Helping people affected by cancer

Thanks to the incredible fundraising efforts of our Dry July participants every year, the Dry July Foundation is able to help local and national cancer support organisations across Australia deliver practical, tangible support services for people affected by cancer.

Everything we fund is to benefit cancer patients, their families and carers, aiming to make a difficult time, a little easier for people affected by cancer.

A shoulder to lean on. A comforting voice. A place to relax. This is why we Dry July.

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Where the money goes

Male cancer support worker on the phone, smiling
Information and Support Services

McGrath Foundation breast care nurse and a patient
Specialist Cancer Nurses

People lying down on yoga mats in a class
Wellness Programs

Brown chemotherapy chairs in a cancer centre
Cancer Centre Improvements

Cancer Council car outside Cancer Council Tasmania building
Accommodation and Transport

Woman looking in a mirror smiling
Comfort and Support Items

Organisations we support

The Dry July Foundation is proud to support numerous cancer organisations across Australia.

Some of the organisations who benefit from our fundraising include:

Bowel Cancer Australia logo

Cancer Council logo

McGrath Foundation logo

Ovarian Cancer Australia logo

Prostate Cancer Foundation of Australia logo

To see the full list of cancer support organisations we fund, please click here.

Thanks to you, we raised over $32,800 for patients being treated for cancer at St Vincent’s!

On behalf of St Vincent’s Hospital Melbourne, we would like to thank you for supporting the 2022 Dry July fundraising campaign.

We are truly grateful for the support we received from the St Vincent’s Dry July team members. We appreciate the sacrifice they made giving up alcohol, while seeking donations through sponsorship from their friends, family and extended networks.

Your fundraising for Dry July has assisted St Vincent’s to purchase the following items: 2 x electric wheelchairs –valued at $8,000 each, 2 x BP Spot Monitors -valued at $4,400 each, comfort items including newspapers, biscuits, toiletry bags and ear plugs.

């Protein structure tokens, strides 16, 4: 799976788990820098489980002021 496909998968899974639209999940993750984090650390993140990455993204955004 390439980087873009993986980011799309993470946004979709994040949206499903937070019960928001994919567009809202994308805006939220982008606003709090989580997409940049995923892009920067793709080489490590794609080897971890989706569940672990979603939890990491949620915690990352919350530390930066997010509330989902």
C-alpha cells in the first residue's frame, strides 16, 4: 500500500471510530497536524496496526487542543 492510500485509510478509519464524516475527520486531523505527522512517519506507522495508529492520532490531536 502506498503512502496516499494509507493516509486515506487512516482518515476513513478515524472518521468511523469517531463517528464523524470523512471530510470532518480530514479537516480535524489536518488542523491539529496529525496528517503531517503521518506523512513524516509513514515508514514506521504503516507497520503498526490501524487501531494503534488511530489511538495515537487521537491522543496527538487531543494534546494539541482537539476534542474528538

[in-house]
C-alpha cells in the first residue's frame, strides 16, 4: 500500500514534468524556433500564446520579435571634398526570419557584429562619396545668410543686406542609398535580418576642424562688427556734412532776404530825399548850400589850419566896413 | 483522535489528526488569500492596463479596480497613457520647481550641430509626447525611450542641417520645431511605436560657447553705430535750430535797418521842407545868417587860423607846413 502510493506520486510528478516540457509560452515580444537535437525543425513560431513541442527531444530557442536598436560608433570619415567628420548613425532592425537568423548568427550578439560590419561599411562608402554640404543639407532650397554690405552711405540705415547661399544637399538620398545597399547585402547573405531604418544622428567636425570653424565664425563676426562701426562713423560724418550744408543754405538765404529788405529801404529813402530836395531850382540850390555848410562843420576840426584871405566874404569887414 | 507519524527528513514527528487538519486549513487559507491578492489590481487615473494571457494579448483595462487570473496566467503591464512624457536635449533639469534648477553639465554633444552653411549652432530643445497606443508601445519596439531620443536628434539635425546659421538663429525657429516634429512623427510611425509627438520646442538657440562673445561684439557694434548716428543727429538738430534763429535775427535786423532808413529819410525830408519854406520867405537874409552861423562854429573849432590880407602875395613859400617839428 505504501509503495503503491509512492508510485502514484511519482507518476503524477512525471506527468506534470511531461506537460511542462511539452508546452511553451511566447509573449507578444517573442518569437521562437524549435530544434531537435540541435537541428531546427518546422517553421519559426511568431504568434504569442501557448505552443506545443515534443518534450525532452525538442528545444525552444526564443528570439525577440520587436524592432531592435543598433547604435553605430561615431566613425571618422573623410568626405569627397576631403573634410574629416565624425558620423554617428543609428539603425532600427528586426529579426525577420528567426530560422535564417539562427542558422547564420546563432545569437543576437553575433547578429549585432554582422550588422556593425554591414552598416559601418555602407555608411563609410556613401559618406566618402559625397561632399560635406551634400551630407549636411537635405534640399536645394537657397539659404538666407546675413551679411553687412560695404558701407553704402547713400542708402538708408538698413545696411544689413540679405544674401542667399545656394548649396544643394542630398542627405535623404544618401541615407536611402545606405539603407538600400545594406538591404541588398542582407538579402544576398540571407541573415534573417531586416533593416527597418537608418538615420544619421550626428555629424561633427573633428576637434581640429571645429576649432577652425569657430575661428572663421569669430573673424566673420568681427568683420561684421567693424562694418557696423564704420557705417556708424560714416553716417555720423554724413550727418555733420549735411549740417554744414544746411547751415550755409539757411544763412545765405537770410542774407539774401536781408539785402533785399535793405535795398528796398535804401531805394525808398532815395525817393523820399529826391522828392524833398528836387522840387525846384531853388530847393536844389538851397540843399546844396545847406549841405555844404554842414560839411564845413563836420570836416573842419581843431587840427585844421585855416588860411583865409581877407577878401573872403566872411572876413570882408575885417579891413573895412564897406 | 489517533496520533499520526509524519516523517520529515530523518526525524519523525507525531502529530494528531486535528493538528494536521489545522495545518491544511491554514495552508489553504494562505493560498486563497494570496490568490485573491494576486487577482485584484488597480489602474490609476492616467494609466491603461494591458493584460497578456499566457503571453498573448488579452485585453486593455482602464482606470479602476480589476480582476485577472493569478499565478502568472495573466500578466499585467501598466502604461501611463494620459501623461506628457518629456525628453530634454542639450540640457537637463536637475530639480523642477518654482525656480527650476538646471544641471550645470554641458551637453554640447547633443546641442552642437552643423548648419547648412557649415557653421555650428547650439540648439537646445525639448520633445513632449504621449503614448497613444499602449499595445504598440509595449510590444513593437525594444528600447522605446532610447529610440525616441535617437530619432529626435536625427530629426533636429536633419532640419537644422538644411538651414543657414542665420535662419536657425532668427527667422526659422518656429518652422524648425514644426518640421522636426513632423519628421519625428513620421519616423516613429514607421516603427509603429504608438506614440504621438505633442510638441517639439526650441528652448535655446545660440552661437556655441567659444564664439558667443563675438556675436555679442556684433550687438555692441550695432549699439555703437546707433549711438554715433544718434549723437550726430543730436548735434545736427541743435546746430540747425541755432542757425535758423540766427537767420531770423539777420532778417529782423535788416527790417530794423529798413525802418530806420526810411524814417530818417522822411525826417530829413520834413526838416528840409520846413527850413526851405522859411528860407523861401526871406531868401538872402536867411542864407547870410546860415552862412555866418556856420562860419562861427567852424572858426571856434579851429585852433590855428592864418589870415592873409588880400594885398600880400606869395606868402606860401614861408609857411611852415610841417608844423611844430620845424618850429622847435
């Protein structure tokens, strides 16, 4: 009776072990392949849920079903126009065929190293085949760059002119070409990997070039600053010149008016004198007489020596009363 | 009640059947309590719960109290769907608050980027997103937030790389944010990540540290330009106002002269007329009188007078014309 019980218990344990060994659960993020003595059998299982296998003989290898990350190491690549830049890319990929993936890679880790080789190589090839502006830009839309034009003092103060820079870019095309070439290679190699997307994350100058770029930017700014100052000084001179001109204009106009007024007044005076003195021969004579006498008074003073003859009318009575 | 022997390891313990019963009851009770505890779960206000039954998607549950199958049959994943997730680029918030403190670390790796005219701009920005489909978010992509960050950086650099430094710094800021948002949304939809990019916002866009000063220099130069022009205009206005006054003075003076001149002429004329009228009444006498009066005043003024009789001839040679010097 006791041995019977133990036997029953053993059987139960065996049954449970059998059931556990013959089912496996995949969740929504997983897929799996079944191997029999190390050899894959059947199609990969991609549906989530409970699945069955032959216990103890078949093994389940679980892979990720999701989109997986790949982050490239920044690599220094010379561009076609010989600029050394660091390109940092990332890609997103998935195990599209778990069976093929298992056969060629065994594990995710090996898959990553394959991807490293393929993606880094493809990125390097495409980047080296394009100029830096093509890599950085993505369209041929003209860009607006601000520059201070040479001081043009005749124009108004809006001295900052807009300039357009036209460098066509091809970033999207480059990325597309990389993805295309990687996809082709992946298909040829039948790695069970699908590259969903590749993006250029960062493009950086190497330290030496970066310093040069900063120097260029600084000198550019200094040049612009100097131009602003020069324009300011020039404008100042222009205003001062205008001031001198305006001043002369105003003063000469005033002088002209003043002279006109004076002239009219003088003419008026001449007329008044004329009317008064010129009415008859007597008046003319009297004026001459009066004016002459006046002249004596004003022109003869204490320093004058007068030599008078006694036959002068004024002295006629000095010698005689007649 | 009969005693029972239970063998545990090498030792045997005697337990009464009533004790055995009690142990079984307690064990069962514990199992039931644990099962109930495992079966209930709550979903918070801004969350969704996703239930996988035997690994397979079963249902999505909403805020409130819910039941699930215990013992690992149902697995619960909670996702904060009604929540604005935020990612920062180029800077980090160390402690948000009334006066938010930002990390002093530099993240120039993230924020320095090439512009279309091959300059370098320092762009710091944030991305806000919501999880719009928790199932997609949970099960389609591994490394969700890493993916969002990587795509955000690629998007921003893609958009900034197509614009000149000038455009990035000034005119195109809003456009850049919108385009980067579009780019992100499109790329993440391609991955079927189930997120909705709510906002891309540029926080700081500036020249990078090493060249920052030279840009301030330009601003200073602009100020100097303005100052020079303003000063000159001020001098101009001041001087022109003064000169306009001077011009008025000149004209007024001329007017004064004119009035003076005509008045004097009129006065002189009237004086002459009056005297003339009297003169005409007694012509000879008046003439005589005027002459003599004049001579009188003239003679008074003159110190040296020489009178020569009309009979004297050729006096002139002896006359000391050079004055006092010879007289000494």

Our wonderful staff members and patients from the Chemotherapy Day Unit and the Oncology Ward are sincerely grateful...

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Thanks to your Dry July fundraising you’ve helped fund Look Good Feel Better confidence-boosting program!

We are delighted to announce that with your help an astounding $82,889 was raised for Look Good Feel Better.

By taking part in Dry July, you’ve helped fund our confidence-boosting program, allowing us to support up to 828 Australians undergoing cancer treatment.

We are beyond grateful for your fundraising efforts and dedication. Over the past 12 months the Look Good Feel Better program has been able to expand its service offering. Thanks to people like you, we are able to provide those undergoing cancer treatment the opportunity to learn practical strategies to manage the appearance-related side effects of treatment, and improve health, fitness, mobility and mental wellbeing.

On behalf of Look Good Feel Better, we would like to thank you...

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We are delighted to announce that with your help we raised an astounding $51,419 for Dreams2Live4

By taking part in Dry July, you’ve helped to fund Dreams2Live4 Dream Makers so they can continue to make dreams come true for adults living with metastatic cancer.

A dream has a remarkable impact, empowering adult cancer patients to find purpose again, bringing joy, hope and dignity into their lives. Our Dream Makers give them the strength to reach for their dreams, to have something to focus on away from the endless hospital visits and medical appointments. Some dreamers know straight away what their dream is, others need a little more time to digest what they are being offered and to work with our Dream Makers to make the magic happen. Most cannot believe that we can make their dream come true.

Thank you for taking on the Dry July...

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The Mark Hughes Foundation raised an astounding $165,919 with your help!

Thanks to your fundraising, you’ve helped fund our Tamworth/Armidale Region Brain Cancer Coordinator position for the next 12 months.

We are now also able to provide all brain cancer patients across Australia with a MHF care pack.

Brain Cancer can be a lonely journey for patients and their families. The Brain Cancer Coordinator is with patients every step of the way, delivering personalised nursing care tailored for each individual patient and their families.